The history of the Royal Scottish Academy of Music and Drama (RSAMD) can be traced back to the year 1845, when a group of young businessmen formed Glasgow Educational Organization, later reformed to Glasgow Commercial College.

In 1847 on the base of the Commercial College the Athenaeum (scientific society) was established. Its aim was to provide knowledge in commercial skills, literature, languages, sciences, mathematics and music. Its inaugural address was delivered by Charles Dickens.

In 1888, the commercial teaching of the Glasgow Athenaeum separated to form a new institution called the Athenaeum Commercial College. On the 15th of September 1890, the department that didn’t relate to the commercial teaching was turned into Glasgow Athenaeum (Limited) School of Music. Despite the name change, the institution continued to teach all the disciplines until the year 1929.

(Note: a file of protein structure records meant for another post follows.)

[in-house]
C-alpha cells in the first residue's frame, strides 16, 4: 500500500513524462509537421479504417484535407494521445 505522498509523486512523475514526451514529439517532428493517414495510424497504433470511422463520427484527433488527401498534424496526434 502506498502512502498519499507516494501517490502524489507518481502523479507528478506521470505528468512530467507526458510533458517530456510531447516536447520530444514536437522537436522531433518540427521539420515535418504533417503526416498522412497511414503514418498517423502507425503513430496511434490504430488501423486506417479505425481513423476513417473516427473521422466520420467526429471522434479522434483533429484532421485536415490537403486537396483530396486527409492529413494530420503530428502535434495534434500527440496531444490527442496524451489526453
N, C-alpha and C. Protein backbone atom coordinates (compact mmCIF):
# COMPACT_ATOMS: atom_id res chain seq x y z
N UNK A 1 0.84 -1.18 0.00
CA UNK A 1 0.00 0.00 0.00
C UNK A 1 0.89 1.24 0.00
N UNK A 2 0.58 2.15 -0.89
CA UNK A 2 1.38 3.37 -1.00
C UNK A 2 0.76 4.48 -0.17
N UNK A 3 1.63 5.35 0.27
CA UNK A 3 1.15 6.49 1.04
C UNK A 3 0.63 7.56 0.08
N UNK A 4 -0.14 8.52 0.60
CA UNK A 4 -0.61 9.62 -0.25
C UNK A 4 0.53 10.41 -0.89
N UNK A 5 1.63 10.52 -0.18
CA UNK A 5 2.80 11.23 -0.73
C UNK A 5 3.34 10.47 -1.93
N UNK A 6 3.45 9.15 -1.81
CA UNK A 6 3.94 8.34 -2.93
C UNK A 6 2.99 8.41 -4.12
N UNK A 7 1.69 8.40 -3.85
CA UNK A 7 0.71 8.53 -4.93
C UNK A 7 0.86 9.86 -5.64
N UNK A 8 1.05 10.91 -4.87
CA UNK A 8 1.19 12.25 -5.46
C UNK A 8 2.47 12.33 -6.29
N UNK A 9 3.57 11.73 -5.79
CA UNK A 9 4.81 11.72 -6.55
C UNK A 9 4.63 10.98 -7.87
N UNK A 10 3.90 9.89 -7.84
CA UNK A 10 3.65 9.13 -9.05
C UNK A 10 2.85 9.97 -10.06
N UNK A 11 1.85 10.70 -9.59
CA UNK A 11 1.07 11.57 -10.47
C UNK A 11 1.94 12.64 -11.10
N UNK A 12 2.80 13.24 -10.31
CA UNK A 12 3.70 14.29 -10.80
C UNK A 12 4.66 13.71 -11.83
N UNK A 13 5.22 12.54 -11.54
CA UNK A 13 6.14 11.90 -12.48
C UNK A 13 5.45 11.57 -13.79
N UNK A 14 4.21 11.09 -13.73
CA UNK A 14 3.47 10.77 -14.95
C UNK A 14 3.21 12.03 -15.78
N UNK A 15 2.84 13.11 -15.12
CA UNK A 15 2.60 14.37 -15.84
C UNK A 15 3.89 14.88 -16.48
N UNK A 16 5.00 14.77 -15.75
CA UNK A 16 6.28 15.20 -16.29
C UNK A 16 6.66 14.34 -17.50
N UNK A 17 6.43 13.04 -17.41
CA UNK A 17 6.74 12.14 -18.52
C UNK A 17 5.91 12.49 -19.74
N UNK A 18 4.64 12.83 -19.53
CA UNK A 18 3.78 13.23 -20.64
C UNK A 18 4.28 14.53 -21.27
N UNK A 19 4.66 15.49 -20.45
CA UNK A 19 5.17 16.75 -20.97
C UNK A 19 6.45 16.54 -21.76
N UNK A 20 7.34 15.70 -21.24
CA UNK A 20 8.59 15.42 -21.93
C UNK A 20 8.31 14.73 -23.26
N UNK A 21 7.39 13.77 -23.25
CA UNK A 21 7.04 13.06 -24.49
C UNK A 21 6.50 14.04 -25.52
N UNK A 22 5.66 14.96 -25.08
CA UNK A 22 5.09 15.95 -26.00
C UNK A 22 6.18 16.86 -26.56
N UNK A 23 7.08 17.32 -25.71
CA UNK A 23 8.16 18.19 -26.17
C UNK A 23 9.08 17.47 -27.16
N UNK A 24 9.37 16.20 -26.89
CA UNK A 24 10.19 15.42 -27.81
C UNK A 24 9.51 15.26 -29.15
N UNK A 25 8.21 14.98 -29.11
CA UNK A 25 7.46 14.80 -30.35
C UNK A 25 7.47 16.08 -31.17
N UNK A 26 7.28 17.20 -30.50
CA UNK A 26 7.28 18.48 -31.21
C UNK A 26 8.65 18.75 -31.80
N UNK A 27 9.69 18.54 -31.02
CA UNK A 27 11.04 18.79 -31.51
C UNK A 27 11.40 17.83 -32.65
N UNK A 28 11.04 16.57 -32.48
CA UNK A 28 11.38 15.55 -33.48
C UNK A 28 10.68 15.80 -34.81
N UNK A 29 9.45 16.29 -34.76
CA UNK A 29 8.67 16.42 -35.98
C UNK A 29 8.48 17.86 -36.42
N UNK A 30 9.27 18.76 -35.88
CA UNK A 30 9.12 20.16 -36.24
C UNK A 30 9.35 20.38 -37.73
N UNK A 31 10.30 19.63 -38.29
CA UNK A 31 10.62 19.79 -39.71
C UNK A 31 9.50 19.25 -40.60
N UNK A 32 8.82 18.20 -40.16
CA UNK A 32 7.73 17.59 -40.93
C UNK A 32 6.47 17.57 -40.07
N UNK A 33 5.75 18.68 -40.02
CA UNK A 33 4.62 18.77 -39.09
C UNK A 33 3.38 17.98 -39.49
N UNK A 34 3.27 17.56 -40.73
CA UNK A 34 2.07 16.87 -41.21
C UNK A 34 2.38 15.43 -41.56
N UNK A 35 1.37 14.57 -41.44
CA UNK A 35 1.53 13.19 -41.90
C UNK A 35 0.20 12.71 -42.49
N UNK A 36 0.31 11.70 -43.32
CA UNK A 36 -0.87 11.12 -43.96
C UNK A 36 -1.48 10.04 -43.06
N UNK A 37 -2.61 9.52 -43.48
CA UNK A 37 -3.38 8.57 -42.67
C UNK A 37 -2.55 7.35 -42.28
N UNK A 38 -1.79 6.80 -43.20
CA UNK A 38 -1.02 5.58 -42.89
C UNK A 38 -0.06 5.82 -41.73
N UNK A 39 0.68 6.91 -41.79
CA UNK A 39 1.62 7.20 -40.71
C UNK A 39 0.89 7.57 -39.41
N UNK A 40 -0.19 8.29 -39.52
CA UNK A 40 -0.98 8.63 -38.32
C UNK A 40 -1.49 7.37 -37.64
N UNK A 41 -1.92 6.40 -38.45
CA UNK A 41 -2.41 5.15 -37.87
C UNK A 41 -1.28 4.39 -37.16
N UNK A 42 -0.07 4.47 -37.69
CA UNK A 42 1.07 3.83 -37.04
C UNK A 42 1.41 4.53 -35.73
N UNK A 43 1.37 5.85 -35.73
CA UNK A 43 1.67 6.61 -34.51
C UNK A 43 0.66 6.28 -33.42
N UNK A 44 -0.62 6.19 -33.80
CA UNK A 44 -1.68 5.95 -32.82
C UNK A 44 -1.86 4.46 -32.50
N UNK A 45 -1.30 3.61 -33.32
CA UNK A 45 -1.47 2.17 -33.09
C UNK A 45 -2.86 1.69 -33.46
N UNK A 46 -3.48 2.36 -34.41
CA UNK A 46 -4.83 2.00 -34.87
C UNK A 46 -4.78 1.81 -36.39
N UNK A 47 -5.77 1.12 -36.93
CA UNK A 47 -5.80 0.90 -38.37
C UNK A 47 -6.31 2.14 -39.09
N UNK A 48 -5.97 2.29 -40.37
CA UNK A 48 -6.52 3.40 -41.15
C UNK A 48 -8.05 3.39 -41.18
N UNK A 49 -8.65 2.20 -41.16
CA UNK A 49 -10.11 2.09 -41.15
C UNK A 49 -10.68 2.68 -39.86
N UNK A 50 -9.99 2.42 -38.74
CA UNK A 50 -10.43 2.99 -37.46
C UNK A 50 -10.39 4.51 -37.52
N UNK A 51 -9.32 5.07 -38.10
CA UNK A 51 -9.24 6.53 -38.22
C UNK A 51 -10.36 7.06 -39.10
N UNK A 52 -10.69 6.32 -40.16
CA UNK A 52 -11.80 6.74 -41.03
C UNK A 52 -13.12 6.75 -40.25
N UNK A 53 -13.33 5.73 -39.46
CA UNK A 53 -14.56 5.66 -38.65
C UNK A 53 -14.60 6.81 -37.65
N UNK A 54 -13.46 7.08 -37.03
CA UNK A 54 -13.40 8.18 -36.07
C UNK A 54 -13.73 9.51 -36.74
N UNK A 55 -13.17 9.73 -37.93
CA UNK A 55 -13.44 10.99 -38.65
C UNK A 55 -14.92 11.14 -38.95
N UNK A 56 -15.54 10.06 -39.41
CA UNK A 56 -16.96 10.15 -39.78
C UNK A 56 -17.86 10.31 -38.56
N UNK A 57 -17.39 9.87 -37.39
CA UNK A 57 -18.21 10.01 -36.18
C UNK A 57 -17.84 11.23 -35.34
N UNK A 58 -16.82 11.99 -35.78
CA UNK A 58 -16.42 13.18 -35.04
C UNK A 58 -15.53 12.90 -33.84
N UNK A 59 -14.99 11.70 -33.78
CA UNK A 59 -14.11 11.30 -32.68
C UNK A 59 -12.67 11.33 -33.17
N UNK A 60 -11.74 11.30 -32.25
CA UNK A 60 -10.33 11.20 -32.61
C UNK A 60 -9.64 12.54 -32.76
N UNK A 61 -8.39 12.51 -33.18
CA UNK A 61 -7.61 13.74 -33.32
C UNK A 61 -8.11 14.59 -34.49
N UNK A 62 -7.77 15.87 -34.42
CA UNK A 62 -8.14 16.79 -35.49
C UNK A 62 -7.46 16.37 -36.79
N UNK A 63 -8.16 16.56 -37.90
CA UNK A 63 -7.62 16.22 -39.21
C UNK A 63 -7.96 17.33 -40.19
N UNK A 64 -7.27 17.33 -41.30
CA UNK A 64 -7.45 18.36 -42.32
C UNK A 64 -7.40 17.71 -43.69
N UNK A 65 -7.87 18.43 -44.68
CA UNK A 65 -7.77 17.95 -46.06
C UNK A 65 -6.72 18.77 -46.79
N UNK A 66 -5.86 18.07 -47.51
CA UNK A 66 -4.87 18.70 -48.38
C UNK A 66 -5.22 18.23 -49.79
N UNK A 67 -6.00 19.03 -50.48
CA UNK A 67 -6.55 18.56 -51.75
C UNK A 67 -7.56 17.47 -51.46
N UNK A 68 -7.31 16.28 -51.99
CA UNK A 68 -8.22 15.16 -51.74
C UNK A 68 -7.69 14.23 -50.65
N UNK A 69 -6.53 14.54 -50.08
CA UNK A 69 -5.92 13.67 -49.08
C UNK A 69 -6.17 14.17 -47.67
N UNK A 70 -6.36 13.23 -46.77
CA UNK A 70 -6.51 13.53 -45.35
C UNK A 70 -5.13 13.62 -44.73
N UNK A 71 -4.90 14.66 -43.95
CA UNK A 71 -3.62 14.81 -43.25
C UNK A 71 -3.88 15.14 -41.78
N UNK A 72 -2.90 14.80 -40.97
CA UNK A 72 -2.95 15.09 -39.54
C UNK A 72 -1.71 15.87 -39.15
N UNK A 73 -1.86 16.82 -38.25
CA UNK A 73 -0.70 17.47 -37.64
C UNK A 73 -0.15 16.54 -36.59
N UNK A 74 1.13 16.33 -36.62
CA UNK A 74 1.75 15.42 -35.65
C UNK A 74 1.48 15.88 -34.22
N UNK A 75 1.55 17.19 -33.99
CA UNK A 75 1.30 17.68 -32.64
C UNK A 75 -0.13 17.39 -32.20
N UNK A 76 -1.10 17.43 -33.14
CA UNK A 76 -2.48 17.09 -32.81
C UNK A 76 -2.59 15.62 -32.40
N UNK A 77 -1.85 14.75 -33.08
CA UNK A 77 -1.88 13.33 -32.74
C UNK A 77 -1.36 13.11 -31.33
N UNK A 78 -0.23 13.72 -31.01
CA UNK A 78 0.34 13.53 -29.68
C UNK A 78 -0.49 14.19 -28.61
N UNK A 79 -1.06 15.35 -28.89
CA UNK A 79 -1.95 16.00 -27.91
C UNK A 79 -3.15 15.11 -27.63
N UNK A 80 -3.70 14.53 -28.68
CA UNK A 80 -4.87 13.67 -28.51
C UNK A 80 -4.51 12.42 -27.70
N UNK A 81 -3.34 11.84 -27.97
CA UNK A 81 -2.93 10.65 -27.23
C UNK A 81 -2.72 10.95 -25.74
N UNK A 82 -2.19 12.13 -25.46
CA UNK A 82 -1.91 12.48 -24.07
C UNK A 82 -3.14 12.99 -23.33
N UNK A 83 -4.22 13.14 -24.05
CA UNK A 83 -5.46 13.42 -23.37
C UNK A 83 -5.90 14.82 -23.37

In 1929 the school became the Scottish National Academy of Music. It was also this year in this year that the Academy introduced its first course to train music teachers.

In 1944 King George VI granted the prefix ‘royal’ to the academy and it became known as Royal Scottish Academy of Music. In 1950 the Royal Scottish Academy of Music established a new drama department entitled the Glasgow College of Dramatic Art. In 1968 the Royal Scottish Academy of Music changed its name to the Royal Scottish Academy of Music and Drama.